Sisters Naomi Murrell (left) and Louisa Kemp outside the remains of their home at 34 Leslie Park Road, Croydon. Imperial War Museum image: Bomb damage at 33 Leslie Park Road, Croydon, sustained during the Zeppelin raid on the night of 13 – 14 October 1915. © IWM (HO 26)
On 13 October 1915 five German airships left their bases on the northern coast of Germany bound for London. As they flew across southern England the spectacle of the enormous craft picked out by searchlights against the dark sky was watched with astonishment by thousands of people.
Zeppelin L14 had set off from Nordholz, under the command of 36 year old Kapitanleutenant Alois Böcker. In the blackout conditions his crew struggled to navigate accurately as they flew across the Kent coast. They bombed an army base, Otterpool Camp near Hythe, thinking it was Woolwich Dockyard. Fifteen Canadian soldiers from the 5th Brigade of the Canadian Second Division Artillery were killed and eleven wounded. Heading inland for London and seeing the railway lines and roads of Croydon, the crew of L14 possibly thought they had reached their target. Turning back to cross the town from west to east they began to drop their bombs shortly after 11pm.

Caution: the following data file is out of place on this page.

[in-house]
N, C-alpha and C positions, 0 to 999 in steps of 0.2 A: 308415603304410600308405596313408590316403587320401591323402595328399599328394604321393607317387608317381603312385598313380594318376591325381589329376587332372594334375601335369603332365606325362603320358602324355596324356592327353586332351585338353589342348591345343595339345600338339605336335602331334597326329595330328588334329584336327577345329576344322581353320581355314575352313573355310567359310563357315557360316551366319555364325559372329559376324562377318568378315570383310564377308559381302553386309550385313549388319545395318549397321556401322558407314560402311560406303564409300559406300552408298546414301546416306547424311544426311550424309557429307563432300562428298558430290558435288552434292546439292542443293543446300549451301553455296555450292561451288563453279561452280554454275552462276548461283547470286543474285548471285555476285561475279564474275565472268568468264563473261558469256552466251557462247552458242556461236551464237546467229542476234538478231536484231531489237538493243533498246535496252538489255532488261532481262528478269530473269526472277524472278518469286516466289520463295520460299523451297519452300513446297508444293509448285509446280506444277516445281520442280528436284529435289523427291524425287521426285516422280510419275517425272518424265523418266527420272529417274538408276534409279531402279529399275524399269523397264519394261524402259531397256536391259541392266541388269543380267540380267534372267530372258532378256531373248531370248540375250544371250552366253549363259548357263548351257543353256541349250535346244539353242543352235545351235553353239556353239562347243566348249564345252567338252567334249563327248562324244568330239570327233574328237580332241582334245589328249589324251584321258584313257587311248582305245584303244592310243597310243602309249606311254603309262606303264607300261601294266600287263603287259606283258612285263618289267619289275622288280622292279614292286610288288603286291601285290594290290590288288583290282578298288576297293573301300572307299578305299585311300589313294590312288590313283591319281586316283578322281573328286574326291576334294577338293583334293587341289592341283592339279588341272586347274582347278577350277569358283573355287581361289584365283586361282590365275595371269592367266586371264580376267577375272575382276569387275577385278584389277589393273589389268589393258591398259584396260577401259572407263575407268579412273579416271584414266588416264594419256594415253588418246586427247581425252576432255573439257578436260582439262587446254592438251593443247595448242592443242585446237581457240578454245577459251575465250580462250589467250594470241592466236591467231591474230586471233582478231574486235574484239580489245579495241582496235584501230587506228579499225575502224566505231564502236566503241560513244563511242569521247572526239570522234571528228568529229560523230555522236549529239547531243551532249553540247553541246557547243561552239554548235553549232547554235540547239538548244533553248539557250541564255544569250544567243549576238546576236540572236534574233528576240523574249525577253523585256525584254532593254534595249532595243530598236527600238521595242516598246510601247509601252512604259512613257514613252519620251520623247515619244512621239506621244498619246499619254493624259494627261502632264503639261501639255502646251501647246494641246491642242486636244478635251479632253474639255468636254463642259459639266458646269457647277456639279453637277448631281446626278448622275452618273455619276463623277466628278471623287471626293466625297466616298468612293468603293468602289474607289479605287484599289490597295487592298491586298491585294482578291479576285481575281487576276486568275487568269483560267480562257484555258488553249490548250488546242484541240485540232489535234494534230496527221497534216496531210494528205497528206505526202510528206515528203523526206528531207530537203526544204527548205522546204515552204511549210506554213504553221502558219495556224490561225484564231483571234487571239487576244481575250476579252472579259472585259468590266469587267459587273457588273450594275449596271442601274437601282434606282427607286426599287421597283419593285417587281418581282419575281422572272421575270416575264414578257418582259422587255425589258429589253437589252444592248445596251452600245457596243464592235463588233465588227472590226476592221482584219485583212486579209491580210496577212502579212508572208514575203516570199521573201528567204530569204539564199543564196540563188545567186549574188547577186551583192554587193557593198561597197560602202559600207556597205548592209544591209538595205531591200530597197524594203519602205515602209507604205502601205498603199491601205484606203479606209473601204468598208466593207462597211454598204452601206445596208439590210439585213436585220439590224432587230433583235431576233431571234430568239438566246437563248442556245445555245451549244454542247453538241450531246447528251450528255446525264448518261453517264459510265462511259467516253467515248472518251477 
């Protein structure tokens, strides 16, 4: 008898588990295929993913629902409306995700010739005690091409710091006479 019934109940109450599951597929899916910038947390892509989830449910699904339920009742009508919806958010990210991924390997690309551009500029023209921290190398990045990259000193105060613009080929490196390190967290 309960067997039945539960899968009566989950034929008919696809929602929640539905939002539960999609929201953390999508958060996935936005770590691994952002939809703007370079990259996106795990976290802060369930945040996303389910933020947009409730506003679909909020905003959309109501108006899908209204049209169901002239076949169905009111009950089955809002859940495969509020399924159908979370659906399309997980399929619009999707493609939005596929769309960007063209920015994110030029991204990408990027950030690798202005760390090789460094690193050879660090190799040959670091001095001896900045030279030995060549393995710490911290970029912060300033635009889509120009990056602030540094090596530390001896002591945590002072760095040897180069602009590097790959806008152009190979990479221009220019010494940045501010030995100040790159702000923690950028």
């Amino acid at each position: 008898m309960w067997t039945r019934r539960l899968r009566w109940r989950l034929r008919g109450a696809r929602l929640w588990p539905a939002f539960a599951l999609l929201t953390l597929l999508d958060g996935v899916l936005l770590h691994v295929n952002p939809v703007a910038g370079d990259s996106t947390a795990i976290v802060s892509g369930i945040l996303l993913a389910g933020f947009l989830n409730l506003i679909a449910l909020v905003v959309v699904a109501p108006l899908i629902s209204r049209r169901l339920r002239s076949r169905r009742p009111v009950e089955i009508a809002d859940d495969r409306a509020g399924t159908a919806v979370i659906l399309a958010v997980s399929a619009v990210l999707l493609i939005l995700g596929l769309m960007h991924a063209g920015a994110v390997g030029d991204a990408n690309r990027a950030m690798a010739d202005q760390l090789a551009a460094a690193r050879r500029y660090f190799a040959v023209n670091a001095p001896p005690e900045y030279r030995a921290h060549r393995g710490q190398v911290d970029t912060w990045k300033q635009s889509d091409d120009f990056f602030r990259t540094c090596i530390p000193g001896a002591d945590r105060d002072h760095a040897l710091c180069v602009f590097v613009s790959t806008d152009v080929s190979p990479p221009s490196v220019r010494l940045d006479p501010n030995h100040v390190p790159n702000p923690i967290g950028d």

A mother and daughter were thrown from their house into Edridge Road and a baby was left trapped in the wreckage, although he was subsequently rescued unharmed by the fire brigade. Then three young boys, Brien (10 years old), Gordon (14) and Roy Currie (15) were killed when their home at 12 Beech House Road was hit.
More bombs fell on Oval Road killing two people and damaging a school, and there were further deaths in Morland Road and St. James Road. A mother was killed along with her son and daughter in their home at Stretton Road, South Norwood, before the Zeppelin began its journey back to Nordholz. In total nine people died in Croydon that night, and fifteen were seriously injured.
Böcker went on to fly other missions over England. In September 1916 he was forced to make a crash landing in Essex, where he and his crew were taken prisoner.